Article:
• Everybody has the right to speak up in a democracy. We would be in trouble as a society if there wasn't a constant pressure to make reforms and to be just. Sometimes as prime minister, when i was caught up in a really loud demonstration, I used to say to myself that I deserved it because of all the demonstrations I myself had organized as a student against Duplessis.
    • Chapter Seven, Security Details, p. 183
  • Three months later, on September 5, 2001, at a pro-am event preceding the Canadian Open at the Royal Montreal Golf Club, I was invited to play a round with Tiger Woods. Nothing in the game of politics had ever been as nerve-racking as that game of golf.
    • Chapter Eight, Tales from the Nineteenth Hole, p. 198
  • There's no such thing as a genius in politics, or at least I have never met one. There are only human beings, some better than others, who rise or fall on the challenges they meet.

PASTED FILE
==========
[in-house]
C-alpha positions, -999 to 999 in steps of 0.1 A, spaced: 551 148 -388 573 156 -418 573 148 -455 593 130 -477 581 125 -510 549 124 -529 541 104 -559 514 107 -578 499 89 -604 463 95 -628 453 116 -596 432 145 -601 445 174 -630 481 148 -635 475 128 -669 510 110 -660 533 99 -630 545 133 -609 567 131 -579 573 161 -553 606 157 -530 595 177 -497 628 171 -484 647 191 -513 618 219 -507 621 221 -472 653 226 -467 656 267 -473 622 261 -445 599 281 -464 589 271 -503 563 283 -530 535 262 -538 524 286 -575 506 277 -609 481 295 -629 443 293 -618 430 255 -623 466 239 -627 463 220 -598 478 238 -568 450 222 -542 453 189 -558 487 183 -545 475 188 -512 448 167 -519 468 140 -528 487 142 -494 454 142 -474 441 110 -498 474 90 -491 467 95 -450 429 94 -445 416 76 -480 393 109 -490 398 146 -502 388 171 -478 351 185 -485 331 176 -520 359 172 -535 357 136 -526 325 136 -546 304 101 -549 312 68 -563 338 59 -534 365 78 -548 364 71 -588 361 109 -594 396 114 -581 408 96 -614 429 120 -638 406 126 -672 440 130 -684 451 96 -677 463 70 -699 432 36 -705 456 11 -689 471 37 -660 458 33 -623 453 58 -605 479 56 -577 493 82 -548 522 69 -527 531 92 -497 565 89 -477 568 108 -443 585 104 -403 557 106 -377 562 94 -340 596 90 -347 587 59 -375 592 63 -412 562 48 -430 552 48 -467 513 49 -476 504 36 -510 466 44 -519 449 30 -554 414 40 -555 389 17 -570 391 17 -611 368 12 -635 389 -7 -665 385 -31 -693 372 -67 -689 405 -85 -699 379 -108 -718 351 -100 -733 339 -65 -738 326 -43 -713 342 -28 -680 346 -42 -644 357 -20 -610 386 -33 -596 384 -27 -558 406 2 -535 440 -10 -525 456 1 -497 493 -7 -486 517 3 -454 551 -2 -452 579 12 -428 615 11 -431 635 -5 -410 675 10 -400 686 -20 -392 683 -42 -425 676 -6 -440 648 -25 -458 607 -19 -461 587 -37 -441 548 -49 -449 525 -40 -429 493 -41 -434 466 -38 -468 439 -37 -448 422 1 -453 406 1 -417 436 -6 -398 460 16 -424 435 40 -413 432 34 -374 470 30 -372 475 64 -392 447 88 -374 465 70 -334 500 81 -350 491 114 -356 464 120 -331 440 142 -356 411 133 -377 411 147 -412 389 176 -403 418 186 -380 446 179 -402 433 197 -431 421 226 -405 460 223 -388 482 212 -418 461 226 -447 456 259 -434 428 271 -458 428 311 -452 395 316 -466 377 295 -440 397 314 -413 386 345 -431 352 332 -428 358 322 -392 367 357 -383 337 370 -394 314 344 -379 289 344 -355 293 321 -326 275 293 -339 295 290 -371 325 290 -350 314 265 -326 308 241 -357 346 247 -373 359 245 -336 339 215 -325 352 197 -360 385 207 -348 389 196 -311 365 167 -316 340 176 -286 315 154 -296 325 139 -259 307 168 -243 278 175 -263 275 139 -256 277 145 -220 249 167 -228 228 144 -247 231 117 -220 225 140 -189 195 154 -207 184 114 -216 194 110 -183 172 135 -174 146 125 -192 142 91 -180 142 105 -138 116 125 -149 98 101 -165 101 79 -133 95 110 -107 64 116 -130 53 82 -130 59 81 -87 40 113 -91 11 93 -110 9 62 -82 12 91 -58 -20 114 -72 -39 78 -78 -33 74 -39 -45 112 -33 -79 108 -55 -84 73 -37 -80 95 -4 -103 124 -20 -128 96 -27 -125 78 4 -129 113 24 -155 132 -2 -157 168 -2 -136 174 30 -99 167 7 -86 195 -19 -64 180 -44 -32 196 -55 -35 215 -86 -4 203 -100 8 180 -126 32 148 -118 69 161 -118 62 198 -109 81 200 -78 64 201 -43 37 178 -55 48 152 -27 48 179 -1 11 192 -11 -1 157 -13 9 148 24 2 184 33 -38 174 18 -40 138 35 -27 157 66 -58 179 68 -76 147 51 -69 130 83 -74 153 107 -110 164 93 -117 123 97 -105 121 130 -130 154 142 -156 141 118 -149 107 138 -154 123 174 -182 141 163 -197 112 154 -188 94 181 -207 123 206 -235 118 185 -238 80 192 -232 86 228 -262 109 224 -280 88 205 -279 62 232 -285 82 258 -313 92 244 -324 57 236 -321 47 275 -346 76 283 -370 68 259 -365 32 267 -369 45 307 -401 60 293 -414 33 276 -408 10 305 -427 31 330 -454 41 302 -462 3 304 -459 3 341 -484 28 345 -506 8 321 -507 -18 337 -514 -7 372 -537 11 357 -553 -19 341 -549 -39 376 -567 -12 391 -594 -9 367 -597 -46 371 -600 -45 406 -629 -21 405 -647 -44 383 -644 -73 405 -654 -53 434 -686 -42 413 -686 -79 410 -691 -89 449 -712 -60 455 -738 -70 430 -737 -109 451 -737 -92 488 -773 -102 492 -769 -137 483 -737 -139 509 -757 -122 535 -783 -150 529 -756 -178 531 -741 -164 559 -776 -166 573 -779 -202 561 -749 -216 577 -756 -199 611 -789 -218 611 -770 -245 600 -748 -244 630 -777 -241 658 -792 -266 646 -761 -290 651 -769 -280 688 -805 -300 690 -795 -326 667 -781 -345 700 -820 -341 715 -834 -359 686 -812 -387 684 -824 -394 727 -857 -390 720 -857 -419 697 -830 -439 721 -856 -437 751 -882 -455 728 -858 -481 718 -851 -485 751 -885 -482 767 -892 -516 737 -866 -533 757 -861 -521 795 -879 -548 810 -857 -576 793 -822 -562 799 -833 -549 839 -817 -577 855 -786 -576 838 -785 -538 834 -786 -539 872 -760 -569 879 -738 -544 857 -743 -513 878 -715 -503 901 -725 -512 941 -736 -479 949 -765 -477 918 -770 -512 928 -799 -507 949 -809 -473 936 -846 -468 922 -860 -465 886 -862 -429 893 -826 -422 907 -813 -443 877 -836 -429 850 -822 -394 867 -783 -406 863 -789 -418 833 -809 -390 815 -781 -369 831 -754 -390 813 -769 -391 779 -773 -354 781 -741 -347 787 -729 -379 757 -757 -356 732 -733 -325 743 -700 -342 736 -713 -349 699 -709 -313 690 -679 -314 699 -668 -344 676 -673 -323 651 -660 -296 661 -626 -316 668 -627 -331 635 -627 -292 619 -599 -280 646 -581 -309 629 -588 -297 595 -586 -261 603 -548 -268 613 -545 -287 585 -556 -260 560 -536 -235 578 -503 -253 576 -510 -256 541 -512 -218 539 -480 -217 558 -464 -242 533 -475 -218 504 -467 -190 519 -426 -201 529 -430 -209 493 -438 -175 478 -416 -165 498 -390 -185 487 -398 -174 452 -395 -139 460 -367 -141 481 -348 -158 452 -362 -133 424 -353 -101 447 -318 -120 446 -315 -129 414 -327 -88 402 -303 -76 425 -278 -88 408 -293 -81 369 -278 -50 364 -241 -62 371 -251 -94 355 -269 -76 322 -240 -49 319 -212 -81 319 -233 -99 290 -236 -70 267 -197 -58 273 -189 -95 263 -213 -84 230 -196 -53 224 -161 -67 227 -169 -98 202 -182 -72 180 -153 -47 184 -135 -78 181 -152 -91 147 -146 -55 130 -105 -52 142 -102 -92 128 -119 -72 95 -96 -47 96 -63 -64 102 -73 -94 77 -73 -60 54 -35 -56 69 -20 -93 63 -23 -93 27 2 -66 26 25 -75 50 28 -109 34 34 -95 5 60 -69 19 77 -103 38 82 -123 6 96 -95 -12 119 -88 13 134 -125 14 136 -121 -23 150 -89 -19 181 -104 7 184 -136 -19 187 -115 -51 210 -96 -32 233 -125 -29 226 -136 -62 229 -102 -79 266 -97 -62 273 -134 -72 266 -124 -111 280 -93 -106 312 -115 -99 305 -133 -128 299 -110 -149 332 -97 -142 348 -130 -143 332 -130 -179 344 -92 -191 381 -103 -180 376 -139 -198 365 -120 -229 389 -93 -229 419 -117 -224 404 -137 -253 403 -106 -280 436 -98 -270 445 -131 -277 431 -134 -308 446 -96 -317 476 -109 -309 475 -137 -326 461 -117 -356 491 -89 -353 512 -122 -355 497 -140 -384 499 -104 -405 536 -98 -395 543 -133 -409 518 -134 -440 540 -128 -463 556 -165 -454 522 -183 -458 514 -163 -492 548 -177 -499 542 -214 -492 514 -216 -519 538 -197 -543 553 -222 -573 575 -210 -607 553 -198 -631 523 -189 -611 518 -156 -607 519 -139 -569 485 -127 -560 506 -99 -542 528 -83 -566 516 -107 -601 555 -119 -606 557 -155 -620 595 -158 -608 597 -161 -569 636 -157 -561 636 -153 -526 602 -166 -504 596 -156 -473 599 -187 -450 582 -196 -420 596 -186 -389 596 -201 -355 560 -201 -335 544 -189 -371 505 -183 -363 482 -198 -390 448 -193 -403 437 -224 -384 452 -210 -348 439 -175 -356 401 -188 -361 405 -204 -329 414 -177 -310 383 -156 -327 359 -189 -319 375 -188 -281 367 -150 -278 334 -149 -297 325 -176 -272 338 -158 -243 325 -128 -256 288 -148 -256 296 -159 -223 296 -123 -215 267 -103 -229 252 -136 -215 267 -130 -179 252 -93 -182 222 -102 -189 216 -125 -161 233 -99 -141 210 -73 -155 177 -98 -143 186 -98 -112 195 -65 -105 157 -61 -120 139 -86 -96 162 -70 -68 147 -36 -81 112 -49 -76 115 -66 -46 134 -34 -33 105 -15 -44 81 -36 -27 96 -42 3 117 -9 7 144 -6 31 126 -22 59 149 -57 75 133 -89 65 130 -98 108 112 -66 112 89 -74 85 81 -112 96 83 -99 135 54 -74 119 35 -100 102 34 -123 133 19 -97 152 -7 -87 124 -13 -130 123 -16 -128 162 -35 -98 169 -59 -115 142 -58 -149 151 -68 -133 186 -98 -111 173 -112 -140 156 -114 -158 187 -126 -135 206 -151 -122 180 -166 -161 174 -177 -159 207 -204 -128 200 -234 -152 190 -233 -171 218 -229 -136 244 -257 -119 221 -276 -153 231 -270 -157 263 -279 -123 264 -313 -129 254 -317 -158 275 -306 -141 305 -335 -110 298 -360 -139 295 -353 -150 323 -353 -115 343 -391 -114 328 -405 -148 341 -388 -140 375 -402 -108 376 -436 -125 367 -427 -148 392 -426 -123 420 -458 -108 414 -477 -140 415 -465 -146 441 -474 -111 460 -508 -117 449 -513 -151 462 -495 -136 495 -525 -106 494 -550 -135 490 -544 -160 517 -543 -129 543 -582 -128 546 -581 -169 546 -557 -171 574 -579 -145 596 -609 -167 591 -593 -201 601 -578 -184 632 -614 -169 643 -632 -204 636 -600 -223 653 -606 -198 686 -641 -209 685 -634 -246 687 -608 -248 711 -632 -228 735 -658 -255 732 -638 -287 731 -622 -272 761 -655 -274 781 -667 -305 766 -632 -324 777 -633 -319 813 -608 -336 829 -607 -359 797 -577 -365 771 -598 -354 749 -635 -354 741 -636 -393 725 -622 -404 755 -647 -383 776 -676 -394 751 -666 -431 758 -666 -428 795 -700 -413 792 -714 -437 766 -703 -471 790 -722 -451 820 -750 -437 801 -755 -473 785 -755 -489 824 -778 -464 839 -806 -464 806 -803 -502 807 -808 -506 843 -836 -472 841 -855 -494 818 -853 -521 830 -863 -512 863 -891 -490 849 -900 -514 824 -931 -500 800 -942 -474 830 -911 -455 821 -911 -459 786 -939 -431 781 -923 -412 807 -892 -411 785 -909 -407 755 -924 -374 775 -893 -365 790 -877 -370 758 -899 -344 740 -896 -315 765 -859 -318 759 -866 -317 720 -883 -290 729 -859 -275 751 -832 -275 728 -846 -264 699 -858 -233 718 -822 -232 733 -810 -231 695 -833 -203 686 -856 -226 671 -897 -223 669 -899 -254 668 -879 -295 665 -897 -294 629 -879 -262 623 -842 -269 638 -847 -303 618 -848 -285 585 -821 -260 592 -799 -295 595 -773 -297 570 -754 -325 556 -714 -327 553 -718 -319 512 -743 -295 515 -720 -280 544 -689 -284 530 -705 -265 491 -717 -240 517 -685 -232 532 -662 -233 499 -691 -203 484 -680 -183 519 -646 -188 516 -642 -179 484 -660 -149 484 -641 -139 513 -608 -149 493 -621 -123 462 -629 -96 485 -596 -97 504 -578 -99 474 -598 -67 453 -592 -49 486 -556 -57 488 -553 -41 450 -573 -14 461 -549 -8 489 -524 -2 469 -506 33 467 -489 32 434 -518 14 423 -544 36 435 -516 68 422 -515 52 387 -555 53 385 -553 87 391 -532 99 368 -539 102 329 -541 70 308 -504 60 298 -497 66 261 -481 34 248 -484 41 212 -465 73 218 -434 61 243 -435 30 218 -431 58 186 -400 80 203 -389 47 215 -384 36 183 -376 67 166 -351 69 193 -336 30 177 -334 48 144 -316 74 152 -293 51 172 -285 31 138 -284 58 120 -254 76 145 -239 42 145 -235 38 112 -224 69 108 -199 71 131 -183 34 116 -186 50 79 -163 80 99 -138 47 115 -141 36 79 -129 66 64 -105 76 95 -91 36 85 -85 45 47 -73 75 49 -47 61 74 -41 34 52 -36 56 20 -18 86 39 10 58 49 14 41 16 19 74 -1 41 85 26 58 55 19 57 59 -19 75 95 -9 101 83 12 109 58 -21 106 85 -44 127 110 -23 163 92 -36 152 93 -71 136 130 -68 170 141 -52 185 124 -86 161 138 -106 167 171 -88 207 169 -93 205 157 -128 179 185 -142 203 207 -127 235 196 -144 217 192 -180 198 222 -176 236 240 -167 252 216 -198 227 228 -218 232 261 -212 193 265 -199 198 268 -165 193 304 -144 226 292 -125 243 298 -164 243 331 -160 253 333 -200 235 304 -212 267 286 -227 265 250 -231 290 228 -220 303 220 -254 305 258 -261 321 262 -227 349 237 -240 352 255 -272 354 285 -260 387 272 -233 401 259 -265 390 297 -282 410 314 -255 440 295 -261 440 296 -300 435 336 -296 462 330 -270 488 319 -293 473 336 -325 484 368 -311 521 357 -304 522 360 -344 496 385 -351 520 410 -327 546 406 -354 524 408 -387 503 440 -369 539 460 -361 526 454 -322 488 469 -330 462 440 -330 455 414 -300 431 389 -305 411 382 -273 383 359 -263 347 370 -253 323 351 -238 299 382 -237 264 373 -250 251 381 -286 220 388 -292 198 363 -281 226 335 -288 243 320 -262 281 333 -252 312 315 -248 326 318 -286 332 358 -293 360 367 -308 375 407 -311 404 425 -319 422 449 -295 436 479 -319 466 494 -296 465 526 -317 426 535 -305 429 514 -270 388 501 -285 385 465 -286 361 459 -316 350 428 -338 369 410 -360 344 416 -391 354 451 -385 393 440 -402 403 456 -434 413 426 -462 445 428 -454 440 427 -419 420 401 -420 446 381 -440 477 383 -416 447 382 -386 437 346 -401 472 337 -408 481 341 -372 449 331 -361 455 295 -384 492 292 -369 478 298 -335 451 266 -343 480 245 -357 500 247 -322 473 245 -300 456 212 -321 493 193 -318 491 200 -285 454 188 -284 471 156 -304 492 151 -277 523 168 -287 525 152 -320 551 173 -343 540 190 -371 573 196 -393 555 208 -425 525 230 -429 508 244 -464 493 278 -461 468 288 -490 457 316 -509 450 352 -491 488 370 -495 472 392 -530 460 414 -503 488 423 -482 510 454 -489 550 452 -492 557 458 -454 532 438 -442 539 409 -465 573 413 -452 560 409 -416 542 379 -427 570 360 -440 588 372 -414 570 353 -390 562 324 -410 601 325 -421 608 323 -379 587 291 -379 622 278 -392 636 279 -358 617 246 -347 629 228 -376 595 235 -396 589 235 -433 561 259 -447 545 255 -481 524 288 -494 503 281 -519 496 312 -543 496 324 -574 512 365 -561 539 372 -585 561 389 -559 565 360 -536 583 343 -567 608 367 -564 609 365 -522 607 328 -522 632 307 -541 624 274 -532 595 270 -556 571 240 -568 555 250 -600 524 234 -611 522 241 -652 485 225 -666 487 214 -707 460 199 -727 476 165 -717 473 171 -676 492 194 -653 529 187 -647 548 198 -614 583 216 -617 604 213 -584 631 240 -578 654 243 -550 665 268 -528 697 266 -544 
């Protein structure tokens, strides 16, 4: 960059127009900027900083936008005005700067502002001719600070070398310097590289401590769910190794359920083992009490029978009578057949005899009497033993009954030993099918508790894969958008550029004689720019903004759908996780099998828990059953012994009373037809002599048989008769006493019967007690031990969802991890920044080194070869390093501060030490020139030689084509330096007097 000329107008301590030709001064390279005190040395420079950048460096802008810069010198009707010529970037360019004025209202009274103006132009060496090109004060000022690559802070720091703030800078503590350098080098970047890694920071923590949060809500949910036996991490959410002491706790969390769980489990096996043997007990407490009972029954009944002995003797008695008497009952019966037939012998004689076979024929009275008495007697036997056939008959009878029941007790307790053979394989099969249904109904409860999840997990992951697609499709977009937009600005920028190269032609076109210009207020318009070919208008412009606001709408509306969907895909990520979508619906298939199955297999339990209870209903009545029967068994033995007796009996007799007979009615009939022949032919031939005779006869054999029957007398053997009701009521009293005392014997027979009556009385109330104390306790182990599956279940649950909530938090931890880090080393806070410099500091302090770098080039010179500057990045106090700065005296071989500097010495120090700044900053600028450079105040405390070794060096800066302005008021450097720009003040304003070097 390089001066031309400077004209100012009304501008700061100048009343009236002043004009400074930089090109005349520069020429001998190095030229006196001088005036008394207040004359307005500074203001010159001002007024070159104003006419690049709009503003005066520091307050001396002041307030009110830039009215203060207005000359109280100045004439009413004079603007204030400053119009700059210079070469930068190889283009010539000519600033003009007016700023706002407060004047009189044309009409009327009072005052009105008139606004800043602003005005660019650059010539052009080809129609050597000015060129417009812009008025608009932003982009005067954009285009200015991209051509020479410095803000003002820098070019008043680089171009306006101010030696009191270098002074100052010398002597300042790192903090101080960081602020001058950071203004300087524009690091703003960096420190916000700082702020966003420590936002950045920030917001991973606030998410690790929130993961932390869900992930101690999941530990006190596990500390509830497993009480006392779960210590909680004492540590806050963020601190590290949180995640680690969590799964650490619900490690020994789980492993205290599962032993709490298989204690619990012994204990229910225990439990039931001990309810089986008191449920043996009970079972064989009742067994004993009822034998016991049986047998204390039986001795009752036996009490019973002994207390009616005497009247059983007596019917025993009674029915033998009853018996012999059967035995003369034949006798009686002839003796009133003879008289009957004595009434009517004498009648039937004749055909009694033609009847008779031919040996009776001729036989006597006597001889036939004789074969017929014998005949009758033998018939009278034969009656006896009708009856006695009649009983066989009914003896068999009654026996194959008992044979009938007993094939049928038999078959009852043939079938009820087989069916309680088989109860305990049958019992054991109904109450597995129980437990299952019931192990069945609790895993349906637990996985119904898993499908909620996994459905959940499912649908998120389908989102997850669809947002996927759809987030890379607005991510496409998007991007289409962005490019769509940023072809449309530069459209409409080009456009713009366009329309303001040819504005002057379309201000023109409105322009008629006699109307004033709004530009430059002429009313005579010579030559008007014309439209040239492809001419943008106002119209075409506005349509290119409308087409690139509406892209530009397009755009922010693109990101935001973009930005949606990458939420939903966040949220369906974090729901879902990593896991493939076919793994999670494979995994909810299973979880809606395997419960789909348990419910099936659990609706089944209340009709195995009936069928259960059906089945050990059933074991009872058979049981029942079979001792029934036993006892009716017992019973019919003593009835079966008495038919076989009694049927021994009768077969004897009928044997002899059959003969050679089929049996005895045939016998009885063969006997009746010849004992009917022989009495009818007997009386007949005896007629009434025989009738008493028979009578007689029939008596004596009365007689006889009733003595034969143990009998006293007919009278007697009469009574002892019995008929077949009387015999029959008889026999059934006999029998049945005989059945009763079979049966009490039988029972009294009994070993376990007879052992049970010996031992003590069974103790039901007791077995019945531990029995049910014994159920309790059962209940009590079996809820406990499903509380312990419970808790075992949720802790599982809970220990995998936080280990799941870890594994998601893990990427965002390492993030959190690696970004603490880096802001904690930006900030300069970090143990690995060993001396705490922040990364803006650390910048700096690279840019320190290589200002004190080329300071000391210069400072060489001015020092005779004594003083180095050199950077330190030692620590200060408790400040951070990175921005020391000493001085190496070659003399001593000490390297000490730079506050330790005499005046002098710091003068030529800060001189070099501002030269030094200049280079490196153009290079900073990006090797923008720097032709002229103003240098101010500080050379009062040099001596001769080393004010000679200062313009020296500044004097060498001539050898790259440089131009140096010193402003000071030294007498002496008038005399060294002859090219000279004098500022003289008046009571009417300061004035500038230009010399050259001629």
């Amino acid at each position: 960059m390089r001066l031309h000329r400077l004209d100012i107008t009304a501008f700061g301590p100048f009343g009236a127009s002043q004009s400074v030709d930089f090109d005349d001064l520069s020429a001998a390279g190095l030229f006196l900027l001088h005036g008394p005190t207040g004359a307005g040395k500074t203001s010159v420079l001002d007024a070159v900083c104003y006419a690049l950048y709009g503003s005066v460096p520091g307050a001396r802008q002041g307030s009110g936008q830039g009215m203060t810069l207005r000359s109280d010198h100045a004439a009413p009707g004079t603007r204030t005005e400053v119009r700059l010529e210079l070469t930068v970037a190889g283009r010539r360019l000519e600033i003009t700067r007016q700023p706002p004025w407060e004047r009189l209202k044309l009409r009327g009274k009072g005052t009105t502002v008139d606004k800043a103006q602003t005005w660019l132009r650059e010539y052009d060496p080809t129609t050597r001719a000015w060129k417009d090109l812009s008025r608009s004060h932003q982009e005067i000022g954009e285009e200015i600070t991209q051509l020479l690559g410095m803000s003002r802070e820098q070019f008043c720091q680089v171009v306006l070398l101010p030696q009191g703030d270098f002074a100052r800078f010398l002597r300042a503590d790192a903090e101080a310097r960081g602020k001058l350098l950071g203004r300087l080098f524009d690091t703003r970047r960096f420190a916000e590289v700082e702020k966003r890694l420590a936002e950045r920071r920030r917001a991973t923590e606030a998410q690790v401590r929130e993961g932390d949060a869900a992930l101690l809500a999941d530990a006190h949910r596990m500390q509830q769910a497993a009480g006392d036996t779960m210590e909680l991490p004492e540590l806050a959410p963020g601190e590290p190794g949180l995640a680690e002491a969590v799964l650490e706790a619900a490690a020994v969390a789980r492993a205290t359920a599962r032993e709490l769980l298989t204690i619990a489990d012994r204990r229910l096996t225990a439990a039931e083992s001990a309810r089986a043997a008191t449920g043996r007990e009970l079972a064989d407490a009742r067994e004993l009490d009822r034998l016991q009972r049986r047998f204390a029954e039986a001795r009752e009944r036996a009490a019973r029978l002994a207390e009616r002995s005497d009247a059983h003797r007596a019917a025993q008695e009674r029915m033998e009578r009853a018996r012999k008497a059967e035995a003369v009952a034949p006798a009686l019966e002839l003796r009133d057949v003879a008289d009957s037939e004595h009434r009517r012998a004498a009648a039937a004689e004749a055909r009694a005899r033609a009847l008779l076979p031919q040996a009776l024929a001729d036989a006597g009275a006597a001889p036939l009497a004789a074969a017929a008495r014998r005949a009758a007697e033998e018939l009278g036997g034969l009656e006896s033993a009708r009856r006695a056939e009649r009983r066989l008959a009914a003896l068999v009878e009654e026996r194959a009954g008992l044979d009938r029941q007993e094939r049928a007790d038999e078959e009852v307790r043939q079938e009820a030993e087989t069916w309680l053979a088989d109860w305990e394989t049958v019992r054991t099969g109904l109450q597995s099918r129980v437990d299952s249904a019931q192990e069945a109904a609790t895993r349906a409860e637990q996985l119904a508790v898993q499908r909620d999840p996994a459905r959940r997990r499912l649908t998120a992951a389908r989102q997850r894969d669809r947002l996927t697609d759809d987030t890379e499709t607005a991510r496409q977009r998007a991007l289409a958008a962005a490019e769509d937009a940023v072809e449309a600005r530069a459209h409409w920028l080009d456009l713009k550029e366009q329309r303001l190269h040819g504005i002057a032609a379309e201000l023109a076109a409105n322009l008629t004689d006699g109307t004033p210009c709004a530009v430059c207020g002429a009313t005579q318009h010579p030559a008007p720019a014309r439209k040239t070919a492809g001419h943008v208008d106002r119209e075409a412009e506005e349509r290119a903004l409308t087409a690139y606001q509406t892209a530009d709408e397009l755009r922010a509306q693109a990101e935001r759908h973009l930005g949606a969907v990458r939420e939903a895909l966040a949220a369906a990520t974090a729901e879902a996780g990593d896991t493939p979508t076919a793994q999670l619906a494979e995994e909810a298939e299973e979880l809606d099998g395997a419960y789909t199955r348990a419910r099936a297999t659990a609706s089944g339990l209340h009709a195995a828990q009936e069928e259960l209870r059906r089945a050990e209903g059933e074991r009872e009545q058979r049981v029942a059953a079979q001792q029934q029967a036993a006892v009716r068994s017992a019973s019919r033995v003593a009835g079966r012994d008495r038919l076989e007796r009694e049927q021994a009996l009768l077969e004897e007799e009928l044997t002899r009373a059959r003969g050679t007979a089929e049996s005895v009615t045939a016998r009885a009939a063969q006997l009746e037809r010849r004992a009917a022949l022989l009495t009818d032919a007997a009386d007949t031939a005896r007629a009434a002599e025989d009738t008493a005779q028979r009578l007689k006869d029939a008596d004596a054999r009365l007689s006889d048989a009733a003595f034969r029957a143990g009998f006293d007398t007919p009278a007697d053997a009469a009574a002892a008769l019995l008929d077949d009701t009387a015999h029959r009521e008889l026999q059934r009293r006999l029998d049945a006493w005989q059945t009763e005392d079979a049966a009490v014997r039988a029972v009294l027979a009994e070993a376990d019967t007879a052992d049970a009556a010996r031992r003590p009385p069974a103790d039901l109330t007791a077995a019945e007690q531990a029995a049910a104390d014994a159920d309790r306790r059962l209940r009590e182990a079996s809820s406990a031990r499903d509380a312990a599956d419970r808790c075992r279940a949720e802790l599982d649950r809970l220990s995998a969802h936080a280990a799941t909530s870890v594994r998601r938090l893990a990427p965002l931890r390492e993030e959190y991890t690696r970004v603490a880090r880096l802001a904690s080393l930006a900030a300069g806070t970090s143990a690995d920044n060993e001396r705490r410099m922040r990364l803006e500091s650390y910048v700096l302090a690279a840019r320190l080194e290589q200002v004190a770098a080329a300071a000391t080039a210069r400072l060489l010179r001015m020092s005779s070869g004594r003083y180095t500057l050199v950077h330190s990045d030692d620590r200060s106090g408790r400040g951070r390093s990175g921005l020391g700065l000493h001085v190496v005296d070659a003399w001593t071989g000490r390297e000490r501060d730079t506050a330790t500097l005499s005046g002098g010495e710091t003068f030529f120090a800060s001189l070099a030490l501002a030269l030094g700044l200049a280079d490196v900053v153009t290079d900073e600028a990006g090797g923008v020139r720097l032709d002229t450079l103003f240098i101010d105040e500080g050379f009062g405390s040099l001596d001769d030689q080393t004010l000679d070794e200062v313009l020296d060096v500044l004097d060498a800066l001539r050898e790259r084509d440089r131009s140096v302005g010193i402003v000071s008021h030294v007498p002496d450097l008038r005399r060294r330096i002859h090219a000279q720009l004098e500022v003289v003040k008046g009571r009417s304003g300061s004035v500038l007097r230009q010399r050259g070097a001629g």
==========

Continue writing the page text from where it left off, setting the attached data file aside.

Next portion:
• Chapter Nine, But Who Watch's The Dog?, p. 211
  • Politicians of all stripes are always in danger at looking at every problem from an abstract point of view or being briefed by officials, academics, or economists who know every science but the science of human nature.
    • Chapter Ten, Power behind the Throne, p. 238
  • Vision is not political rhetoric.
    • Chapter Eleven, No the Retiring Type, p. 264
The Right Honourable Jean Chrétien
Vision is not political rhetoric.
  • Our old - fashioned system is better than any new - fangled voting machine. Not only is it guaranteed to work, but there is something I find appealing in putting a mark on a piece of paper for the candidate of your choice, as opposed to pulling a lever as if you were gambling on a slot machine in Las Vegas.
    • Chapter Twelve, No To War, p. 287
  • There is nothing more nervous than a million dollars - it moves very fast, and it doesn't speak any language.
    • Chapter Thirteen, Friends and Allies, p. 364
  • Aline and I have travelled a very long, very hard road together, from our working class homes in rural Quebec to the palaces of London, Paris, Moscow, and Beijing. Politics was the route, public service the reward.
    • Chapter Fourteen, Vive le Canada, p. 406

Live[edit]

  • But last night, the Conservative Party reached a new low; they tried to make fun of the way I look. God gave me a physical defect, and I've accepted that since I'm a kid. It's true, that I speak on one side of my mouth. I'm not a Tory, I don't speak on both sides of my mouth.
  • For me, pepper, I put it on my plate.

External links[edit]